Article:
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I have a problem on postgresql which I think there is a bug in the postgresql, I wrongly implement something.

There is a table including colmn1(primary key), colmn2(unique), colmn3, ...

After an insertion of a row, if I try another insertion with an existing colmn2 value I am getting a duplicate value error as I expected. But after this unsuccesful try, colmn1's next value is incremented by 1 although there is no insertion so i am getting rows with id sequences like , 1,2,4,6,9.(3,5,6,7,8 goes for unsuccessful trials).

I need help from the ones who can explain this weird behaviour.

This information may be useful: I used "create unique index on tableName (lower(column1)) " query to set unique constraint.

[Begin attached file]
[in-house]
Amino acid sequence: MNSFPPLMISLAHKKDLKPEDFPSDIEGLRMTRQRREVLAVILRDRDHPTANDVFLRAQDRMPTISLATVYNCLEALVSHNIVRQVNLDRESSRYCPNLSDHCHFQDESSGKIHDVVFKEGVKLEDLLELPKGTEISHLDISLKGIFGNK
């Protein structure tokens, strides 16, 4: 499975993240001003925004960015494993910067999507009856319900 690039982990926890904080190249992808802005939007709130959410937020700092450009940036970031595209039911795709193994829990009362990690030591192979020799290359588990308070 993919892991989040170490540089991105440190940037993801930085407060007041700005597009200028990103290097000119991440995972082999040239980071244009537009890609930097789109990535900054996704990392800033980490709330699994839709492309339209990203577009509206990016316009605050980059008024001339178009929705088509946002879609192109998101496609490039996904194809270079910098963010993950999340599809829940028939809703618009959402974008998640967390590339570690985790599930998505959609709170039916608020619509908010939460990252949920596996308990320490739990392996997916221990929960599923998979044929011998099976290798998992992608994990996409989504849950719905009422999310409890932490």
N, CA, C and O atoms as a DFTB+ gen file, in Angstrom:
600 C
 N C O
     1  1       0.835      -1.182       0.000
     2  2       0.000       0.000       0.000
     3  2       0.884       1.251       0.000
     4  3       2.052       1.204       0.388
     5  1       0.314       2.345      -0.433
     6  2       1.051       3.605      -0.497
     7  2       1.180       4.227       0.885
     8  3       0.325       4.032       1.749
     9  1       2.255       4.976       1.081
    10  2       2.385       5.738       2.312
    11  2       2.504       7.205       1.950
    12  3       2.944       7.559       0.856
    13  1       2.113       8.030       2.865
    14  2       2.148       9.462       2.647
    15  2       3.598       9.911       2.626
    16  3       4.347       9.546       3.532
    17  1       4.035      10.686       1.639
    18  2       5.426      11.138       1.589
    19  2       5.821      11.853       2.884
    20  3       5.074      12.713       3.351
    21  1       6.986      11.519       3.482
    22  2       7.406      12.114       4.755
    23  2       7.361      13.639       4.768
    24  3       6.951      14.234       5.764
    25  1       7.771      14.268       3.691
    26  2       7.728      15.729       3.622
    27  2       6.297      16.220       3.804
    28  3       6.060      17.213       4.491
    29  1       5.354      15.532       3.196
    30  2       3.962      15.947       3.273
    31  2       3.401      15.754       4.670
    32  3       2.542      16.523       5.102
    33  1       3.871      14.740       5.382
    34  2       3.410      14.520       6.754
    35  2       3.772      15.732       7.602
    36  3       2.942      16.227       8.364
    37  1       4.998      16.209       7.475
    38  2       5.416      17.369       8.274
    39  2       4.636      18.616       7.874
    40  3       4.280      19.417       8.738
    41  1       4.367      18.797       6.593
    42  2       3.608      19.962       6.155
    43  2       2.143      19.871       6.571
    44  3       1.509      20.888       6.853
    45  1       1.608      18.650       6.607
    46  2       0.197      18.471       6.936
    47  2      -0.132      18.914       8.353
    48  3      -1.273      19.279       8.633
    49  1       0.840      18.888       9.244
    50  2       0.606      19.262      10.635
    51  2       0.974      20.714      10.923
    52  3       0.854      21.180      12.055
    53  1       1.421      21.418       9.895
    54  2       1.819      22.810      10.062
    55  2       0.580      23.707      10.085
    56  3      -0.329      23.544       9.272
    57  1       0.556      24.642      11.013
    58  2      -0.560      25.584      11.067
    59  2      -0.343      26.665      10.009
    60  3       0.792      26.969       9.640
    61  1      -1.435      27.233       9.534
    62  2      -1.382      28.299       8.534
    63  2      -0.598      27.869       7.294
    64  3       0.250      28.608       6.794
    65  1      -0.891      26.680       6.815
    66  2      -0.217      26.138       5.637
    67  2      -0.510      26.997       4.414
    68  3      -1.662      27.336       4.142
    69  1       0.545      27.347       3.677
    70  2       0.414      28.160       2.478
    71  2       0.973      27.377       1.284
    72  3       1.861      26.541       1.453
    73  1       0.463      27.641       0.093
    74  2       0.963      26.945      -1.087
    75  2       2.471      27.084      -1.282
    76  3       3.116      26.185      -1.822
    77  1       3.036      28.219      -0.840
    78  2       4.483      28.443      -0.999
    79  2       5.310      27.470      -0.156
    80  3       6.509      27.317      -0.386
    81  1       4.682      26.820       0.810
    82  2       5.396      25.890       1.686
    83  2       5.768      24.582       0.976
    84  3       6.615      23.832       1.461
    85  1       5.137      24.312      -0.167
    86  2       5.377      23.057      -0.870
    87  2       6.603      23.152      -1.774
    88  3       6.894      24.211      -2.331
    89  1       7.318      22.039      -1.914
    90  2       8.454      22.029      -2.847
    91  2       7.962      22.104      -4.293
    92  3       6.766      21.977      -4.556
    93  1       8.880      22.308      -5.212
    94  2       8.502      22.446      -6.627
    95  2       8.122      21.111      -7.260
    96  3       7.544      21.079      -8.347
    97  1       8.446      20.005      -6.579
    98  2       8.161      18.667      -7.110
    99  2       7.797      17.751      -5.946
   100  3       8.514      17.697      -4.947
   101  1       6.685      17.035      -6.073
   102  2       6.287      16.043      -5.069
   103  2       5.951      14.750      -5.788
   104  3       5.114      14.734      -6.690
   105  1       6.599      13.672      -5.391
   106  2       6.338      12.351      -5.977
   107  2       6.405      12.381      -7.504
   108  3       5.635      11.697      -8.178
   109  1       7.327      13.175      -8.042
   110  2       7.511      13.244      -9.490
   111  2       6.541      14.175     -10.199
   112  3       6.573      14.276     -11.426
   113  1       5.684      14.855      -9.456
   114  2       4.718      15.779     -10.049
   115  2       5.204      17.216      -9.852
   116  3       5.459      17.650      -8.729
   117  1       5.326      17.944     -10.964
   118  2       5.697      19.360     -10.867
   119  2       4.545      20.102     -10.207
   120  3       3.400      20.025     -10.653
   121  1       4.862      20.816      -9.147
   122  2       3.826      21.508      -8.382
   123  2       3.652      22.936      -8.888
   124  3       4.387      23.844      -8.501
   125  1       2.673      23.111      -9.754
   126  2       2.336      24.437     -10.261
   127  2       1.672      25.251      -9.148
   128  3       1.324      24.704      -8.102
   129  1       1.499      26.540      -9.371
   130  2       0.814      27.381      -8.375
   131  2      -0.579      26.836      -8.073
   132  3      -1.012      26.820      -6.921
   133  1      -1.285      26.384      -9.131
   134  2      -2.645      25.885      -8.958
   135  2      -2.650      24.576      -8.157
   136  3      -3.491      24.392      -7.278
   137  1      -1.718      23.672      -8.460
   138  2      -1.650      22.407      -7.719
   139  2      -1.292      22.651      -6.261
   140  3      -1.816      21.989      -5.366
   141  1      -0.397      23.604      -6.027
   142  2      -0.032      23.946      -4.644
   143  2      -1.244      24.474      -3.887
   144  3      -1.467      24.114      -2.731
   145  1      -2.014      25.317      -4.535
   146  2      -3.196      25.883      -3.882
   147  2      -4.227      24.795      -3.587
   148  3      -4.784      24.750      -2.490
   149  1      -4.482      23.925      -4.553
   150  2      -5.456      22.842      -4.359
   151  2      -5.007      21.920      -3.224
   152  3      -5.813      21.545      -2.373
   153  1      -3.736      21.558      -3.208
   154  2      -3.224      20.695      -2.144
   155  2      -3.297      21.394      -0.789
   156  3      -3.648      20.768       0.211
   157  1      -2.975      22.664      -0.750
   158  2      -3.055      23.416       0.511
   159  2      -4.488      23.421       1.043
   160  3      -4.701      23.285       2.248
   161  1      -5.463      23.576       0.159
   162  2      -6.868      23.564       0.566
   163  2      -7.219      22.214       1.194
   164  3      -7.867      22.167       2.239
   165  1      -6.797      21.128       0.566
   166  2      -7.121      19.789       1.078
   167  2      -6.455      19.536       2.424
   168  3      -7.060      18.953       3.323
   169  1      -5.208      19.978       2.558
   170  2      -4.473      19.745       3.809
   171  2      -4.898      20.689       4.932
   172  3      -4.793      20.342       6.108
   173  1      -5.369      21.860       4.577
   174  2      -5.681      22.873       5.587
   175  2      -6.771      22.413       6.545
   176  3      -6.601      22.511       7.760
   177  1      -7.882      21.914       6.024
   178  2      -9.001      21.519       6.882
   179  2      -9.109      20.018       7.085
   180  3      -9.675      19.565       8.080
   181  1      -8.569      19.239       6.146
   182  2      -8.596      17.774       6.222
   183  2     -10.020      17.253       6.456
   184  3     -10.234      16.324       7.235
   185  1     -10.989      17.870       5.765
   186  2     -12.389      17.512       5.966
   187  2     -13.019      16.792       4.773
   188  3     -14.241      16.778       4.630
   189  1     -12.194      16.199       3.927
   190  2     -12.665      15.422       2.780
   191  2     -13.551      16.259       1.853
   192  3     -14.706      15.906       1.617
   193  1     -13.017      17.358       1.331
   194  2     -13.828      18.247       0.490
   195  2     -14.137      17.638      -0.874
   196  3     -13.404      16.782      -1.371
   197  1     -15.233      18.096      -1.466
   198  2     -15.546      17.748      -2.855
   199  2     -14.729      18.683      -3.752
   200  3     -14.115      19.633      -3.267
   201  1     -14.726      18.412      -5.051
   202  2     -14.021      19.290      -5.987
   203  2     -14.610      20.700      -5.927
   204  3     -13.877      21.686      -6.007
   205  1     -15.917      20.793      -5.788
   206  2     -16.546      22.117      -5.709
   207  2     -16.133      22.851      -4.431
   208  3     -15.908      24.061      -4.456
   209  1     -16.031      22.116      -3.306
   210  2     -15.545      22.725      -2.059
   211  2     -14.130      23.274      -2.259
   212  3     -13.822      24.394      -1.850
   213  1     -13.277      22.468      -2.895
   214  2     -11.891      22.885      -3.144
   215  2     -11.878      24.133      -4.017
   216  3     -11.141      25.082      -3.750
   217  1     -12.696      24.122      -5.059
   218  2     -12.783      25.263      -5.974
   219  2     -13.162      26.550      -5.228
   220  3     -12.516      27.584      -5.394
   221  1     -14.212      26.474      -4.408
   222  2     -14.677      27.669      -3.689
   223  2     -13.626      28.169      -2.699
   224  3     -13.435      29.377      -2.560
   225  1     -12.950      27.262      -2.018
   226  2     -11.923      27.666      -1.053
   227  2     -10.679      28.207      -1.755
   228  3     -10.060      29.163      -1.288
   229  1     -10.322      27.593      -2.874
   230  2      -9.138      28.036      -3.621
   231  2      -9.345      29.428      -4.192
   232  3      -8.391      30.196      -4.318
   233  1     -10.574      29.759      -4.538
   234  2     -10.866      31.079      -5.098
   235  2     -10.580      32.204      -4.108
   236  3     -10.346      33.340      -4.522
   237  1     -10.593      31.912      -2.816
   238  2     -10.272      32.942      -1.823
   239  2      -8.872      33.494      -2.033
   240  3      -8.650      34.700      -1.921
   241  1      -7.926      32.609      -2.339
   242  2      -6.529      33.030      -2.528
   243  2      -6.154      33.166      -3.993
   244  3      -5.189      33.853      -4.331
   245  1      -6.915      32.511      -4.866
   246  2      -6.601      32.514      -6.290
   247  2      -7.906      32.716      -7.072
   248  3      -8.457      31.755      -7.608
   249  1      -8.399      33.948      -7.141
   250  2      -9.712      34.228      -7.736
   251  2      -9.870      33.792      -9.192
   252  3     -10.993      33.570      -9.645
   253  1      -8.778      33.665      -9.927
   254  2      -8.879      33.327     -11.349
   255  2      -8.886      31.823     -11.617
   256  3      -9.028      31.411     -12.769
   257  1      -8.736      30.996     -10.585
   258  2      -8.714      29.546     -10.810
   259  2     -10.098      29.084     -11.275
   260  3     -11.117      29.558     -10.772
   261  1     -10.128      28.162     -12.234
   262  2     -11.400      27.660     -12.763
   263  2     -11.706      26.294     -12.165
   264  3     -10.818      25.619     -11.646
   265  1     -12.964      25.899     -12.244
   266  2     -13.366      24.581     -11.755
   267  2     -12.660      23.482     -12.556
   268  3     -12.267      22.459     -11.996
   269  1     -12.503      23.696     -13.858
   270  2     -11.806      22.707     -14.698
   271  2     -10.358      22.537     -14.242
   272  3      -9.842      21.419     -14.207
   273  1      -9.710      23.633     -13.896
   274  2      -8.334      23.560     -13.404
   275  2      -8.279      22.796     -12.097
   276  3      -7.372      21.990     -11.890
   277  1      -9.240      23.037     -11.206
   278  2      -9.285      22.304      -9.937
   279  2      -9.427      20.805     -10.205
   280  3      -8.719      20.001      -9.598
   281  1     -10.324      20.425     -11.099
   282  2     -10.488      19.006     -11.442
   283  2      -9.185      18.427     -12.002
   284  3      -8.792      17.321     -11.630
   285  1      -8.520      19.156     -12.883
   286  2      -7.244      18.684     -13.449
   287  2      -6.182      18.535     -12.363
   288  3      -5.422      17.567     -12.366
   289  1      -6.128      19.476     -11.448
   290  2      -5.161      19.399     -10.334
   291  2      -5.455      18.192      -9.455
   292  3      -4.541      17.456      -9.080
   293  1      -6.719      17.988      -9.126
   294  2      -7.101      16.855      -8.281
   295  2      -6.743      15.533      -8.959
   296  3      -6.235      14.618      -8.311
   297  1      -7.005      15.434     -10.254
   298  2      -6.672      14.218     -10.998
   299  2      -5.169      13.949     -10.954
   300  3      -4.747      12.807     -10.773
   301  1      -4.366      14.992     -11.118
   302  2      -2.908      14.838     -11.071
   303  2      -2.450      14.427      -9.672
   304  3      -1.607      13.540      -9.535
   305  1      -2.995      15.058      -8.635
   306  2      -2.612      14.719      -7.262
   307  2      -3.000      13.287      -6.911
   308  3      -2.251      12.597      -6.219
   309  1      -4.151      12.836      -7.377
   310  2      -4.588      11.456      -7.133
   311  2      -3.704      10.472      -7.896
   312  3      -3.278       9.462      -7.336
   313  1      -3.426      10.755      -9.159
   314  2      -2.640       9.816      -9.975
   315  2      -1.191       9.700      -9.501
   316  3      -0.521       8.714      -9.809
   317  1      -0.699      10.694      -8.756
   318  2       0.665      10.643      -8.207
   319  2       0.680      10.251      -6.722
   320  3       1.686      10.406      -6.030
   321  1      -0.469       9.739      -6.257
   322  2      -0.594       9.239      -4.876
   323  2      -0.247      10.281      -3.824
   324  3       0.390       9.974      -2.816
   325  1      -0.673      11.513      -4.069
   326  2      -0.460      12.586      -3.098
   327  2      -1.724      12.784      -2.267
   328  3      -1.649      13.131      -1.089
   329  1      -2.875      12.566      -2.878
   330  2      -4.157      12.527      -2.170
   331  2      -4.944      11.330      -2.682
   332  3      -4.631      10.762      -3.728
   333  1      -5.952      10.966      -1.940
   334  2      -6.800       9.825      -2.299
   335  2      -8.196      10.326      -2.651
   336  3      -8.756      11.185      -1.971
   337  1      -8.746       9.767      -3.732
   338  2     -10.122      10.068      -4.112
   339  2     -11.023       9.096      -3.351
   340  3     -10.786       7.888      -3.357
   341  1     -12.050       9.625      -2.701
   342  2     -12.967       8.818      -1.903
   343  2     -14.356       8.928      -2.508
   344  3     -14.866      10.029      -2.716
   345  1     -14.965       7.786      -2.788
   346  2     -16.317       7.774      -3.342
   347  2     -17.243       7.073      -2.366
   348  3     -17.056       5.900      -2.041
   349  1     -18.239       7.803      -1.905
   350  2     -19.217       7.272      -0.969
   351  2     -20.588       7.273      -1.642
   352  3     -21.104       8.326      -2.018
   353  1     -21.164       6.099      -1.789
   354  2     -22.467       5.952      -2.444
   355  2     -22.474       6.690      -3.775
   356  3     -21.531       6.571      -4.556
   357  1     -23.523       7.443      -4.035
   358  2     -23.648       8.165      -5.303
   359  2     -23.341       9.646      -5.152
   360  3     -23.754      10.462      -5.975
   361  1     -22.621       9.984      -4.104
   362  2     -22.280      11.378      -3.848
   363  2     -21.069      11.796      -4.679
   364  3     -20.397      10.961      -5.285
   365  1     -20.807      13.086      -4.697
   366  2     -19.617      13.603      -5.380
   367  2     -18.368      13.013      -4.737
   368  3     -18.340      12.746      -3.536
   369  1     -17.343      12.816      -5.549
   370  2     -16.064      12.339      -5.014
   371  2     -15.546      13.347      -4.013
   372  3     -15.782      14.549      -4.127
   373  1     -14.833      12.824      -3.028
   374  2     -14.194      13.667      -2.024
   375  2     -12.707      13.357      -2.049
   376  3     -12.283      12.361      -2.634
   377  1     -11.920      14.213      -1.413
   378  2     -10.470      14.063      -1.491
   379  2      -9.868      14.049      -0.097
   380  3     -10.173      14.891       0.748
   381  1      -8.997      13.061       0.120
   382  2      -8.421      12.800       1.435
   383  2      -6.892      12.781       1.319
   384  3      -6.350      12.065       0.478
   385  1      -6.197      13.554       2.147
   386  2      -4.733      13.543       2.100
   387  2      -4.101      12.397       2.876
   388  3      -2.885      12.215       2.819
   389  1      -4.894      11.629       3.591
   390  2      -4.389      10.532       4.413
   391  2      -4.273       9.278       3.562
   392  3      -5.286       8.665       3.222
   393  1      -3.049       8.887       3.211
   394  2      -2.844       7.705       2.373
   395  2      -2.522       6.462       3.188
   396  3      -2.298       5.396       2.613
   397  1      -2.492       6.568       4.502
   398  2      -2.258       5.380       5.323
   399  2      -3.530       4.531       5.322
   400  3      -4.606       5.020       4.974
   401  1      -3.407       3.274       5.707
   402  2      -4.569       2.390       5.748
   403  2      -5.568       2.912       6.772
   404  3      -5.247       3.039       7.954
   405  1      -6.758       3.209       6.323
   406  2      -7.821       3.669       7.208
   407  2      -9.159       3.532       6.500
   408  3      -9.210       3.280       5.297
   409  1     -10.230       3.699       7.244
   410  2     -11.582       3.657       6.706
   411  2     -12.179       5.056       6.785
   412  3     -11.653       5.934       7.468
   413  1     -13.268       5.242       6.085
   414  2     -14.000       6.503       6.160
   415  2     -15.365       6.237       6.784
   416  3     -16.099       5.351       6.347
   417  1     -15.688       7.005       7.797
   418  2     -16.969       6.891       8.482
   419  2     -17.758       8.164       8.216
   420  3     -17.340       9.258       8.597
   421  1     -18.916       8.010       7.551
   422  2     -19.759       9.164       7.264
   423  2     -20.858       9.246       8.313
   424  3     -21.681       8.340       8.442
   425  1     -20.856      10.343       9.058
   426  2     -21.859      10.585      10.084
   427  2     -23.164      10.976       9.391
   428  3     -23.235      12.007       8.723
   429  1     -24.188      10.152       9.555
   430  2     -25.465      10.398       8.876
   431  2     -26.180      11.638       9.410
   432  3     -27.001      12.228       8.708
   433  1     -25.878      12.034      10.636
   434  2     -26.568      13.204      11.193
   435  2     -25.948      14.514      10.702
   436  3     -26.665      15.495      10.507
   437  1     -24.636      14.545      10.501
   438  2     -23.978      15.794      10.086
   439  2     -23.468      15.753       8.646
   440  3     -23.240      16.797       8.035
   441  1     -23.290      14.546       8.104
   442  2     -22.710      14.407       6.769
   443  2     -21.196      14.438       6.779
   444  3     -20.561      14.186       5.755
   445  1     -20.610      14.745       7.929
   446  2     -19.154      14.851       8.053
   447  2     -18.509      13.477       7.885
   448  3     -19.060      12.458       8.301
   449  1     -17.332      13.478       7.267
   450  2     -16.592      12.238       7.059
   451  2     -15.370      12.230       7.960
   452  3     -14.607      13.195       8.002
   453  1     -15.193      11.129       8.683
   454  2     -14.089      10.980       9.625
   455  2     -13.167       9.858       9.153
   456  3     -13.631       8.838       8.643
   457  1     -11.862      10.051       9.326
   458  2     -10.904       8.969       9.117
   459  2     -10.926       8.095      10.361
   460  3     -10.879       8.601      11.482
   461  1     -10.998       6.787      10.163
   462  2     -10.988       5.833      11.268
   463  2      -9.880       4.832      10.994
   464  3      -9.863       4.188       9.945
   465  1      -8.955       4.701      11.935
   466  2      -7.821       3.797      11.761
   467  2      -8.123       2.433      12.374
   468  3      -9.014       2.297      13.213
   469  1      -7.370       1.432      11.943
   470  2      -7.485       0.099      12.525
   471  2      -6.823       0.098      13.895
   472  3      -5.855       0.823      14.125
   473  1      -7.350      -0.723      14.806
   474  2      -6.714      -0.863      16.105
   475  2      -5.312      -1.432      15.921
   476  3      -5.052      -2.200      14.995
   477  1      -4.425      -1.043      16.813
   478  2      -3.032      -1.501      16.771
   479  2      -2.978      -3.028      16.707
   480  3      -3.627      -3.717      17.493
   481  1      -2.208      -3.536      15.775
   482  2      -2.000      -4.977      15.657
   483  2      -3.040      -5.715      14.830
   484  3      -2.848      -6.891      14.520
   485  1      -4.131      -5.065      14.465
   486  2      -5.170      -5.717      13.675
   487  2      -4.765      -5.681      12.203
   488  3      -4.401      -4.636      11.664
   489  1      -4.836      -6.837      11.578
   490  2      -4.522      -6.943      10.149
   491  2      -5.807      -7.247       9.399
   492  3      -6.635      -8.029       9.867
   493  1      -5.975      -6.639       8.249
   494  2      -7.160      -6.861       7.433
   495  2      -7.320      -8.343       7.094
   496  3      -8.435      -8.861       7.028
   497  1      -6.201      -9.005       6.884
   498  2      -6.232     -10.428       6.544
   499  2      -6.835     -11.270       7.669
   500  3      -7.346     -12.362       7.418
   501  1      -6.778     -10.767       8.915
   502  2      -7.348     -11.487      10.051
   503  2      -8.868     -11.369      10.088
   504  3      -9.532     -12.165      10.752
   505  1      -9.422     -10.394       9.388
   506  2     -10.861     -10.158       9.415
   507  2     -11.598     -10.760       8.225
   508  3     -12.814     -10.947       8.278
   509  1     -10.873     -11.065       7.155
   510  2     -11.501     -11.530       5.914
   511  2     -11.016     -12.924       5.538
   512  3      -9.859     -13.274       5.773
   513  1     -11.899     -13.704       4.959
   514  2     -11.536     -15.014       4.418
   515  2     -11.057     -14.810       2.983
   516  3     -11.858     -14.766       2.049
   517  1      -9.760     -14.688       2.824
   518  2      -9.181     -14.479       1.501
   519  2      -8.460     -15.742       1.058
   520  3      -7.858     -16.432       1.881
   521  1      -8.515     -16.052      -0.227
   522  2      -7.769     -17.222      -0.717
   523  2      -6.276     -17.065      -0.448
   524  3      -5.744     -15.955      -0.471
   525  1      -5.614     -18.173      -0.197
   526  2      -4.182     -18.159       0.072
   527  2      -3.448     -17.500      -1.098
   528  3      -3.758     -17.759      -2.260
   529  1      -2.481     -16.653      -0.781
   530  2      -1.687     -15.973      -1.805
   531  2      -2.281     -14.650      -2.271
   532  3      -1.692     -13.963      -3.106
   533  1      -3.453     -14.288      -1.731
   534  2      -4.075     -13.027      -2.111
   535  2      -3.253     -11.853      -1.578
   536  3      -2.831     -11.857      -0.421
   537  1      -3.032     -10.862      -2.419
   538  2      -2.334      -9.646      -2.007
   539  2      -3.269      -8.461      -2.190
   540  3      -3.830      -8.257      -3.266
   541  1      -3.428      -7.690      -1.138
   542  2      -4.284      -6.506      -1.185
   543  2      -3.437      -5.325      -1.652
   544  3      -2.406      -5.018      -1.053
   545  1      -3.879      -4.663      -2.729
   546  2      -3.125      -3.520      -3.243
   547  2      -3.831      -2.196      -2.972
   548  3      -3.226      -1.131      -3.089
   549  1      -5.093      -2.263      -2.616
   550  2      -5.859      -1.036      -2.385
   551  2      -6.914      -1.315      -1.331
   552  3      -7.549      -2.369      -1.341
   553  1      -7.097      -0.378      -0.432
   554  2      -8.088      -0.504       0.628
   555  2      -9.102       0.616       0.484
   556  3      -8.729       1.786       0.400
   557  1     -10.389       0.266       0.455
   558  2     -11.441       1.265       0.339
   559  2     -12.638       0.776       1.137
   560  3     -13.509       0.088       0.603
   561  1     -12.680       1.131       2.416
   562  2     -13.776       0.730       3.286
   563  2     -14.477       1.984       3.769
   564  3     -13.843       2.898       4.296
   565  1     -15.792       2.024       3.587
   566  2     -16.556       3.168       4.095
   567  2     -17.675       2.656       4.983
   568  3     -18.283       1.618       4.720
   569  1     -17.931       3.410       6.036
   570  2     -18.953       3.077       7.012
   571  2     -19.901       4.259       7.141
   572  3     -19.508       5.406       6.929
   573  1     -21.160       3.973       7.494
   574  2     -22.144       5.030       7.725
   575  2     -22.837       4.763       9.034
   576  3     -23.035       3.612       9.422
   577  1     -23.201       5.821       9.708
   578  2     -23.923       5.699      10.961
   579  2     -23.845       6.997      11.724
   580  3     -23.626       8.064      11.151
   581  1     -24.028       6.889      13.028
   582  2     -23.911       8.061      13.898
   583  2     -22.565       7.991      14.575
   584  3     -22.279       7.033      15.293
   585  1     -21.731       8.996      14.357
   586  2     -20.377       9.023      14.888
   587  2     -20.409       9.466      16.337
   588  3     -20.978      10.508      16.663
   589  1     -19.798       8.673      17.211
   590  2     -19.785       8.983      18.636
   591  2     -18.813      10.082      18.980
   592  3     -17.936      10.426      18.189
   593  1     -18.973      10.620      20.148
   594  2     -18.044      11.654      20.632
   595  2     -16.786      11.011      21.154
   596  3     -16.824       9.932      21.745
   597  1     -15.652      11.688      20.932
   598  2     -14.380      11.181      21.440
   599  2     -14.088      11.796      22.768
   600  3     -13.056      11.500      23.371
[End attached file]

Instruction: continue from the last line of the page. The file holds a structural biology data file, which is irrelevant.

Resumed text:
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2 Answers 2

up vote 6 down vote accepted

See the PostgreSQL sequence FAQ:

Sequences are intended for generating unique identifiers — not necessarily identifiers that are strictly sequential. If two concurrent database clients both attempt to get a value from a sequence (using nextval()), each client will get a different sequence value. If one of those clients subsequently aborts their transaction, the sequence value that was generated for that client will be unused, creating a gap in the sequence.

This can't easily be fixed without incurring a significant performance penalty. For more information, see Elein Mustein's "Gapless Sequences for Primary Keys" in the General Bits Newsletter.

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From the manual:

Important: Because sequences are non-transactional, changes made by setval are not undone if the transaction rolls back.

In other words, it's normal to have gaps. If you don't want gaps, don't use a sequence.

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